This article draws on areas of inquiry from the political ecology literature to critically examine the influence of bridging organizations in marine conservation efforts in Indonesia. Bridging organizations are hypothesized to facilitate coordinated conservation action involving diverse actors across scales. As we show, however, how such organizations interpret conservation needs and objectives can vary immensely, and with far-reaching consequences for people, policy, and conservation practice. This study used qualitative interviewing, participant observation, and content analysis to demonstrate how narratives about conservation are enmeshed in valuing judgements that steer conservation towards certain solutions (e.g. protected areas, community management), embody and alter the interactions and relationships of others, and produce specific social and ecological consequences, such as changes to use rights and social practices. We outline a series of themes and questions that offer a way forward to engage these organizations and their partners in a more reflexive and critical manner.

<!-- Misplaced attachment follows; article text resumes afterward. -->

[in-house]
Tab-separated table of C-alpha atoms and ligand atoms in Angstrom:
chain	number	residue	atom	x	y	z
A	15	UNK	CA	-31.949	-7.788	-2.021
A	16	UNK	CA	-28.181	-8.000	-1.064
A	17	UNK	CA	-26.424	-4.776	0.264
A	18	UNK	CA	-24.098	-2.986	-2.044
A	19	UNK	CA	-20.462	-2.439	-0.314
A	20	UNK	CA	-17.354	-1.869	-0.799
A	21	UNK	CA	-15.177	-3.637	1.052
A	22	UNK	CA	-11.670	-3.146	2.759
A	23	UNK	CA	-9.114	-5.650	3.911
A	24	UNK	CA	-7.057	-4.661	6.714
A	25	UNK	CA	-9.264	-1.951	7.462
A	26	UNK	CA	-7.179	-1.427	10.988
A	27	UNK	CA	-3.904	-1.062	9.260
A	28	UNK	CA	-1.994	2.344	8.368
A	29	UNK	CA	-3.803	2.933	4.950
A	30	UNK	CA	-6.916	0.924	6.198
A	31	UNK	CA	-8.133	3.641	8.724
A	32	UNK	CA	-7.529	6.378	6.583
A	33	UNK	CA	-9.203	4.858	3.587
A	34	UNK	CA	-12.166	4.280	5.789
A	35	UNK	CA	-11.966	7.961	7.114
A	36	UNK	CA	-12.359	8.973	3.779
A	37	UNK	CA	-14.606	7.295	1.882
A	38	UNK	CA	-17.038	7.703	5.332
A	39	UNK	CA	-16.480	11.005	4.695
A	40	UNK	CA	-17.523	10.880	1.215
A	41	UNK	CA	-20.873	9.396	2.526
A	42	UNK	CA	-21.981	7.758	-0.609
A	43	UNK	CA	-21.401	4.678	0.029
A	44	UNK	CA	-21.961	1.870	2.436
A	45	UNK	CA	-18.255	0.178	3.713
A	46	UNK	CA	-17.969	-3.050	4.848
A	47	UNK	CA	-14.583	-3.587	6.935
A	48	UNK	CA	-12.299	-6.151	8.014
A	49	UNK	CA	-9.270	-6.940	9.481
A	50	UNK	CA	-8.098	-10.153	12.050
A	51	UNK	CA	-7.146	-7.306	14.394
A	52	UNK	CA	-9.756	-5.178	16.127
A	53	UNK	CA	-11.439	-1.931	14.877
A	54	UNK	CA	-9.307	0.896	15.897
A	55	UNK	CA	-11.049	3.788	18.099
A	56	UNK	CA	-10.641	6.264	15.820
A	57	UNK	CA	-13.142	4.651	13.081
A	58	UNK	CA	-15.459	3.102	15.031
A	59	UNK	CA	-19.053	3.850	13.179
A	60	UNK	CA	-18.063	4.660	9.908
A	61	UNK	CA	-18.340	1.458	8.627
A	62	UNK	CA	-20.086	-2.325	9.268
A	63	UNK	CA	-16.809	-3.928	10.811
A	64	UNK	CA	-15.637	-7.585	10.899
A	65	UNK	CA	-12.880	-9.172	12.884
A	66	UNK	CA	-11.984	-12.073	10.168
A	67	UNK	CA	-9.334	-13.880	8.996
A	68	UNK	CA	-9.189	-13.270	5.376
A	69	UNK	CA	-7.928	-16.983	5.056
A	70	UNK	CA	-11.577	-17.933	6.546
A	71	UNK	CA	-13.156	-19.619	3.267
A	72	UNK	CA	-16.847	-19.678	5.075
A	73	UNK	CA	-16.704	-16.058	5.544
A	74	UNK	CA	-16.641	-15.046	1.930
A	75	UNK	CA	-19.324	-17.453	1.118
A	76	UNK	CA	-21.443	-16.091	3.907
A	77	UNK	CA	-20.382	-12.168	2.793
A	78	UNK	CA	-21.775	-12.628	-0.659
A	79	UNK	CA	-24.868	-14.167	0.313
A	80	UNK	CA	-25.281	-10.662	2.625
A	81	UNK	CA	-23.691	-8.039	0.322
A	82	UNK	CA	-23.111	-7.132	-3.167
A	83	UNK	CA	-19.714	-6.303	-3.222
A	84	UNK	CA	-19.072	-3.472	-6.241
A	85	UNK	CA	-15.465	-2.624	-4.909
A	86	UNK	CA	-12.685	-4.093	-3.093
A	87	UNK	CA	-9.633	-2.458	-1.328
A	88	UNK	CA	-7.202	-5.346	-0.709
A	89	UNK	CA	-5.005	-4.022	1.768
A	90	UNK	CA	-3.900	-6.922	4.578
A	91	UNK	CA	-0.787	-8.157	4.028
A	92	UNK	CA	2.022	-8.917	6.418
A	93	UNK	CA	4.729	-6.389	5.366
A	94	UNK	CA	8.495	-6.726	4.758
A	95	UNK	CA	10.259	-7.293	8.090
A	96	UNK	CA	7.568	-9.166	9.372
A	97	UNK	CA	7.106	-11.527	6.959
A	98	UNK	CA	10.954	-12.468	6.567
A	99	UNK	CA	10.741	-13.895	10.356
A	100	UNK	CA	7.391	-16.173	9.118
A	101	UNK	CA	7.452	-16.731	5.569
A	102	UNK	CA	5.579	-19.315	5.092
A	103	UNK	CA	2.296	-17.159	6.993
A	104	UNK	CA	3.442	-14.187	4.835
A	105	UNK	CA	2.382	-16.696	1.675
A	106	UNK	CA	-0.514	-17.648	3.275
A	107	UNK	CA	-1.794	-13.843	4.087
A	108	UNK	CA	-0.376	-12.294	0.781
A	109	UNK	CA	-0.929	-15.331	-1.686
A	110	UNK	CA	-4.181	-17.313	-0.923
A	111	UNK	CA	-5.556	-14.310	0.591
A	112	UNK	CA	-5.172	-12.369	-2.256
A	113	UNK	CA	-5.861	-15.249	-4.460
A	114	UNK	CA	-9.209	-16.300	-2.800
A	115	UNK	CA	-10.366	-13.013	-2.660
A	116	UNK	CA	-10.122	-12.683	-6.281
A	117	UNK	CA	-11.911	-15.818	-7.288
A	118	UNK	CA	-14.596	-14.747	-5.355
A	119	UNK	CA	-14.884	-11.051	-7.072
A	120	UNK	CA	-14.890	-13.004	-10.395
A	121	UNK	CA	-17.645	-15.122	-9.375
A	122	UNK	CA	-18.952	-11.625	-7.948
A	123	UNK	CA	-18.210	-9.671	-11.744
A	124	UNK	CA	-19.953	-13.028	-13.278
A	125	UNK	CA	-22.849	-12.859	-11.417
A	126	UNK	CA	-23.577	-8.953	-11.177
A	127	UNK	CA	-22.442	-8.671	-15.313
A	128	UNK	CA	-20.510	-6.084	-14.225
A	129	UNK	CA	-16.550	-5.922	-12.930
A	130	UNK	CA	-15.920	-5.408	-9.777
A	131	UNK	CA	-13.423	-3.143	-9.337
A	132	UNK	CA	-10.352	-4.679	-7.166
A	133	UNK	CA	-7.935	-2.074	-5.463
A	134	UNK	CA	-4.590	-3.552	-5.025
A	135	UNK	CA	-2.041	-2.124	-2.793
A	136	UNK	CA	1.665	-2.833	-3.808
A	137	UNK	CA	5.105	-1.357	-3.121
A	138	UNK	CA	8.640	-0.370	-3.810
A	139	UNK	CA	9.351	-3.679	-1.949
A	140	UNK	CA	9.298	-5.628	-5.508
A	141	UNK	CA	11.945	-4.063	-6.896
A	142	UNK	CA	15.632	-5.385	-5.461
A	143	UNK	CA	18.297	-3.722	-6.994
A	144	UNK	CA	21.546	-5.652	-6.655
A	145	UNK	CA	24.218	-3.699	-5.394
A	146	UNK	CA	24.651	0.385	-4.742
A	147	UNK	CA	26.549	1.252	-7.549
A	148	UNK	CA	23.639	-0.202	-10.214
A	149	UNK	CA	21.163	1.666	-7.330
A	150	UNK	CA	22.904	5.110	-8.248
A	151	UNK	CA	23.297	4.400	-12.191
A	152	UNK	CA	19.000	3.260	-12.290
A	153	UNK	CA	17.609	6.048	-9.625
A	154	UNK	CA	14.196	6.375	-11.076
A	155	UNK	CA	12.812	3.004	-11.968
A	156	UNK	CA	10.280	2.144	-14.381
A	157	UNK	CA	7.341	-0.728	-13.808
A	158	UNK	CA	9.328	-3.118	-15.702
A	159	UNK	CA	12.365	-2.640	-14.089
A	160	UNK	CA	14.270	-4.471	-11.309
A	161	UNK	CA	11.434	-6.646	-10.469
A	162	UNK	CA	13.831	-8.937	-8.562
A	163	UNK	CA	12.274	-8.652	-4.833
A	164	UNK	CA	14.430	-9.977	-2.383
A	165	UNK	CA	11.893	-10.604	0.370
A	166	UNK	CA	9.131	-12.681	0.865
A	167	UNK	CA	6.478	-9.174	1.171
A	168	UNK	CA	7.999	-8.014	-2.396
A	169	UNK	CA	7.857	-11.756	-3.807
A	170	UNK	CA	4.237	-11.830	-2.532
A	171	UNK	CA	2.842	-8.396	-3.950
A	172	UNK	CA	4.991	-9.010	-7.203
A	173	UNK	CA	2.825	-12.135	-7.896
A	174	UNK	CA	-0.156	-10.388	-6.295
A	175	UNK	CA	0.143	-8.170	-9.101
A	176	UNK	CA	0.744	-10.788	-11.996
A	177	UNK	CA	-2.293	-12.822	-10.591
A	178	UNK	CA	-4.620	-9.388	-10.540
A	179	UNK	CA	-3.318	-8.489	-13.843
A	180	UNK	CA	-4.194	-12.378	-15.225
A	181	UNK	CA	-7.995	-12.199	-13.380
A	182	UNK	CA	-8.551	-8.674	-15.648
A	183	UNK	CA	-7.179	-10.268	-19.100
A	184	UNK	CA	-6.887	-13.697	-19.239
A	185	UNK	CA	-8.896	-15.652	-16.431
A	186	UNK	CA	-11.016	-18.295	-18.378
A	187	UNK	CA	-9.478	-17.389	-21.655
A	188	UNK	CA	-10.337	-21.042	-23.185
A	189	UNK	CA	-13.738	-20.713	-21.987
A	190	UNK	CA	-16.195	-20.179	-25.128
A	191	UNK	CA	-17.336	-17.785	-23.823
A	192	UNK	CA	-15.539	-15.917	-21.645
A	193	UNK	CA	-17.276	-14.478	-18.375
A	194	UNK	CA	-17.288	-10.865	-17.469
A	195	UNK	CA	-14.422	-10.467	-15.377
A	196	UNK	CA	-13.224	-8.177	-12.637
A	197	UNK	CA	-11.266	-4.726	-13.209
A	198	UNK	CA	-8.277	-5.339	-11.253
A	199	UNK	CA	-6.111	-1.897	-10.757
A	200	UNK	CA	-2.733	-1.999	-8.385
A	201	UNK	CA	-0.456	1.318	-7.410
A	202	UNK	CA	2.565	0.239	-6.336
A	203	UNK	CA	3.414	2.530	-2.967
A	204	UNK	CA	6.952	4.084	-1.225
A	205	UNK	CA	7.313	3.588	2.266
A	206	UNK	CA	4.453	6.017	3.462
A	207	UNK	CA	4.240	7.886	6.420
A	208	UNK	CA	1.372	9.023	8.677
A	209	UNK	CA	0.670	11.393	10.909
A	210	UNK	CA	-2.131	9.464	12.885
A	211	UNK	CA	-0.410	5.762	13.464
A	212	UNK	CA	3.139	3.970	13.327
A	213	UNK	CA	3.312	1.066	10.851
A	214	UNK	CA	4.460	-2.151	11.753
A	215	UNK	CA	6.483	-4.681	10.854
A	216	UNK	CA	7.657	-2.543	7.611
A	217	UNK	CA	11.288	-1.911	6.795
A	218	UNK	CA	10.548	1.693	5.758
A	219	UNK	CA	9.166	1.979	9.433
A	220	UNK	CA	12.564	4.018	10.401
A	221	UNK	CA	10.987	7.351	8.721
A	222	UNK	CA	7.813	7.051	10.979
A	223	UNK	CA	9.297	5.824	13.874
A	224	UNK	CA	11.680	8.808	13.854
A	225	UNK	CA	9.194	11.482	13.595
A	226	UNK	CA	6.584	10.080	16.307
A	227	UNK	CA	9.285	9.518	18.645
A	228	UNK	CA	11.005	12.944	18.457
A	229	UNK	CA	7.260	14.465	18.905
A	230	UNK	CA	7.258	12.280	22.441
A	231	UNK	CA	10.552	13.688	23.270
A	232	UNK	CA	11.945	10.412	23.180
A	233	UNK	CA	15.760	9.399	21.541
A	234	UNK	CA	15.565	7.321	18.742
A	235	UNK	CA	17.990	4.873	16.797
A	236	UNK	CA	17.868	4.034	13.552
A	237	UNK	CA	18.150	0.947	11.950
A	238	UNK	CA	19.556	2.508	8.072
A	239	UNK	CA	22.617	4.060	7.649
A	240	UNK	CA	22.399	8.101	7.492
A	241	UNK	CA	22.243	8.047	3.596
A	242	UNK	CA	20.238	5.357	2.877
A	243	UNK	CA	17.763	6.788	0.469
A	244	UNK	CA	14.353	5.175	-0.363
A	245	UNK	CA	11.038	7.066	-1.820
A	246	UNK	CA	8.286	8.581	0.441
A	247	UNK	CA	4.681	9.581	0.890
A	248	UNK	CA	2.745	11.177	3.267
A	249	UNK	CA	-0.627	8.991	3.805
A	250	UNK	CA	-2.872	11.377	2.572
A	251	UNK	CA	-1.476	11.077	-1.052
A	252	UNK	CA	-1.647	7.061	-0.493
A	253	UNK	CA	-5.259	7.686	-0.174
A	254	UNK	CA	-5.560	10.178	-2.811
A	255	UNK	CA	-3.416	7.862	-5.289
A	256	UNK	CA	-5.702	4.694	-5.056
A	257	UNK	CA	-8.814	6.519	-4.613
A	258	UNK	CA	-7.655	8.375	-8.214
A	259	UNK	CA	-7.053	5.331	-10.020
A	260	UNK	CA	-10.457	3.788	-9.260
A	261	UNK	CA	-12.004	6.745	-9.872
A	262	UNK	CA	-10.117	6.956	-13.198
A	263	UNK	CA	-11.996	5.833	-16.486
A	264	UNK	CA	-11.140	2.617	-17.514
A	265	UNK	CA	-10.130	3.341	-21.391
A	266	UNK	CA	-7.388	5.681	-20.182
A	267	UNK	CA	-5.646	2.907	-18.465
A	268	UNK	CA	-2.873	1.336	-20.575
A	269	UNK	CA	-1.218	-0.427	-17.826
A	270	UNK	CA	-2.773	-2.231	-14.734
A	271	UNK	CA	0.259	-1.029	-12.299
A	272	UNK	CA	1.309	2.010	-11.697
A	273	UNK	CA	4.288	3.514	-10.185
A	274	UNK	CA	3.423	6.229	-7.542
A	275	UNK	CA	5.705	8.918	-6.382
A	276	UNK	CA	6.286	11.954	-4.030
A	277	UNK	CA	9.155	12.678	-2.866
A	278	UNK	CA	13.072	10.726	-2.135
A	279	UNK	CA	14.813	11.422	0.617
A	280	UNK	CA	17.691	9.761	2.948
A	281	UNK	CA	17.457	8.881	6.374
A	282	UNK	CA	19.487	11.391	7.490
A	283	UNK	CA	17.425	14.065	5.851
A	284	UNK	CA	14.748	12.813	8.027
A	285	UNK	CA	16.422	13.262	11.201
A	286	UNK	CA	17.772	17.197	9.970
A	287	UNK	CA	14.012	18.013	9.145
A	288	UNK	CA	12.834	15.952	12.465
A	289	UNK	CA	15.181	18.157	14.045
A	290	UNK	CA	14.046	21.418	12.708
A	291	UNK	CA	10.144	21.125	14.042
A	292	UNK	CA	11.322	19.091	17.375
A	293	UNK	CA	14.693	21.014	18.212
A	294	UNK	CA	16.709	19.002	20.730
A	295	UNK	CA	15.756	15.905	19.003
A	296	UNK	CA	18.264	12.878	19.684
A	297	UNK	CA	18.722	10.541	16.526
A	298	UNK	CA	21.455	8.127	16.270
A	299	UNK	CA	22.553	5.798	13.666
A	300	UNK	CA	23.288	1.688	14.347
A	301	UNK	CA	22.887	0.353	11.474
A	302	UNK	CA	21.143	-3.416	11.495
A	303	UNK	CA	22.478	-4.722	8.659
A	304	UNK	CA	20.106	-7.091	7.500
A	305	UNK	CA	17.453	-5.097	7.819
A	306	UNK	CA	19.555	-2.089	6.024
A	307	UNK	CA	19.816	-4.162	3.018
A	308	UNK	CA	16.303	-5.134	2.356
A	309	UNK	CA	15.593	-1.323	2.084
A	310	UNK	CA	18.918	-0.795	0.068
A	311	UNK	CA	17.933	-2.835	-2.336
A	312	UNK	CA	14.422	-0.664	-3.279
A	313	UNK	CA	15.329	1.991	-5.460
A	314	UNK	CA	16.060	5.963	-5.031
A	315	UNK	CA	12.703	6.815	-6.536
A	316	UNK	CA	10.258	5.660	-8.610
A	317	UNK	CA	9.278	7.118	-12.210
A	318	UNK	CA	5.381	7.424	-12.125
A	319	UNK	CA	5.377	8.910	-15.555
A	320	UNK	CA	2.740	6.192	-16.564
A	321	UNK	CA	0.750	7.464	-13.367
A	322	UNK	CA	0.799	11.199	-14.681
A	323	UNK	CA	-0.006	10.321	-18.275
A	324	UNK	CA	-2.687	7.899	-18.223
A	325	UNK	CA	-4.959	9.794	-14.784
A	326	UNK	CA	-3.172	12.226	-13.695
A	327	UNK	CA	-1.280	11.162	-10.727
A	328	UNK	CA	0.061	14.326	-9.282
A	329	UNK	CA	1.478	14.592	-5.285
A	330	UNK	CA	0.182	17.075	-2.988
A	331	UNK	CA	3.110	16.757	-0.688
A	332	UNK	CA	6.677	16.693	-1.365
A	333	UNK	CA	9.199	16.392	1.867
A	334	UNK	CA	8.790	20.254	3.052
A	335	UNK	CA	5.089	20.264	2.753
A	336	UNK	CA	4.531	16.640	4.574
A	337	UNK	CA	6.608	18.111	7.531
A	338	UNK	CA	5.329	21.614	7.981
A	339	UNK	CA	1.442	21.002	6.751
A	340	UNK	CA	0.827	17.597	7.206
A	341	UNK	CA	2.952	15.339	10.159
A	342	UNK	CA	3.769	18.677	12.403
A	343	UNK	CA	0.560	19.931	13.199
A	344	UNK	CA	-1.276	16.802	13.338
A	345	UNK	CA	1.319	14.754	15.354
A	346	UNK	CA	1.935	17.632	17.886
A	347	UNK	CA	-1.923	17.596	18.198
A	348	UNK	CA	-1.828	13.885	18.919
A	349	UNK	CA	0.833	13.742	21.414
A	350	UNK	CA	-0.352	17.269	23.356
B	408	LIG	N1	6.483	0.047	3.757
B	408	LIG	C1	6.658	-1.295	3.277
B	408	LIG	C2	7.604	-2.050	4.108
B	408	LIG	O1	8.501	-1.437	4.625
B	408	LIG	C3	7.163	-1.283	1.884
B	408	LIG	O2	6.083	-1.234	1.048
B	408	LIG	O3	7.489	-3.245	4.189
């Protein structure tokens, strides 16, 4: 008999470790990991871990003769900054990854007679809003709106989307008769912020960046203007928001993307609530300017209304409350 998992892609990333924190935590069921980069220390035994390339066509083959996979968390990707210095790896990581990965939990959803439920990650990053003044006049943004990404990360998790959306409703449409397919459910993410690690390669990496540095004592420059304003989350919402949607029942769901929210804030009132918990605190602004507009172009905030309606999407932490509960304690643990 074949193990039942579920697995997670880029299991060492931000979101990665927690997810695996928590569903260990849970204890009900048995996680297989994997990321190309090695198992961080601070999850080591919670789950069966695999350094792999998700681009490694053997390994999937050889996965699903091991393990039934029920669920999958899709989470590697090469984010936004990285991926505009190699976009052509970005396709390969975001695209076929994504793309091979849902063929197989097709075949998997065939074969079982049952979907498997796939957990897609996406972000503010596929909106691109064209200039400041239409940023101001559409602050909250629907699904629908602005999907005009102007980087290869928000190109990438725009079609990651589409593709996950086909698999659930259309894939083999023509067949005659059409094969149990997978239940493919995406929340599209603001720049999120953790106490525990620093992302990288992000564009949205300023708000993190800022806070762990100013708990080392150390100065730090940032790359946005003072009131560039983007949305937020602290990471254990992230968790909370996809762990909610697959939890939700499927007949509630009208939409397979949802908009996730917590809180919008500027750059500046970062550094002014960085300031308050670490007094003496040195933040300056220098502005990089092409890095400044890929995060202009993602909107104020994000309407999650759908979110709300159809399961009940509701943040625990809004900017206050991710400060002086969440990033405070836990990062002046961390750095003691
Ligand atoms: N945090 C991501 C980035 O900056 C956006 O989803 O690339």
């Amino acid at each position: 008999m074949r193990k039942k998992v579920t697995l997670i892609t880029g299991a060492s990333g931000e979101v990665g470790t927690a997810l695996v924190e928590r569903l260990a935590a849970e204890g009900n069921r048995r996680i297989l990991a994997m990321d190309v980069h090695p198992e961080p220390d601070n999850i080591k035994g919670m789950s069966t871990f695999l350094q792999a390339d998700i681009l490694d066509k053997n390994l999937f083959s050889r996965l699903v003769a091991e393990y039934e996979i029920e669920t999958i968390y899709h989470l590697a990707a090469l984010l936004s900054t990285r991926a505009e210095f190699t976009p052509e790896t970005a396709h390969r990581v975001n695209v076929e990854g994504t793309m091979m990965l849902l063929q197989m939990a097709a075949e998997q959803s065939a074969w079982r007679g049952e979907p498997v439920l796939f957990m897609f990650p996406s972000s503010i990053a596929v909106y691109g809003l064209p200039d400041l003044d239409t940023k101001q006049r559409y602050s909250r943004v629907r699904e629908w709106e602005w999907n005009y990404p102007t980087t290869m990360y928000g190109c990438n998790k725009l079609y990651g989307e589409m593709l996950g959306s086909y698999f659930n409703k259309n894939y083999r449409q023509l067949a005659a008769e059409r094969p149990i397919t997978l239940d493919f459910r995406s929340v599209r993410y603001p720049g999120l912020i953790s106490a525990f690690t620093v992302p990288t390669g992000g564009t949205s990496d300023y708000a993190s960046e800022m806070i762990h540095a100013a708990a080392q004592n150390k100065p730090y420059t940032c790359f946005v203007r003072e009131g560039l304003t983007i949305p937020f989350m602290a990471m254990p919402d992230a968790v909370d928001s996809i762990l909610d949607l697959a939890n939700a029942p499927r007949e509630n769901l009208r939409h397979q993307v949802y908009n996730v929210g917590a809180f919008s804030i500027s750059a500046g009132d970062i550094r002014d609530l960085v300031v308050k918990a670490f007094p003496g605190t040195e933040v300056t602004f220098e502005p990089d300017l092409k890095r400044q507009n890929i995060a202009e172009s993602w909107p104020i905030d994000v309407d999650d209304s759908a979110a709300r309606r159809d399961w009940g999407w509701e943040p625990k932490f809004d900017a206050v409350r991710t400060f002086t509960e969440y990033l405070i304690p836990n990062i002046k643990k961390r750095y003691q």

Berdej, S., Silver, J., & Armitage, D. (2019). A Political Ecology Perspective on Bridging Organizations and Their Influence on Marine Conservation. Society and Natural Resources, 32(11), 1258–1275. https://doi.org/10.1080/08941920.2019.1626960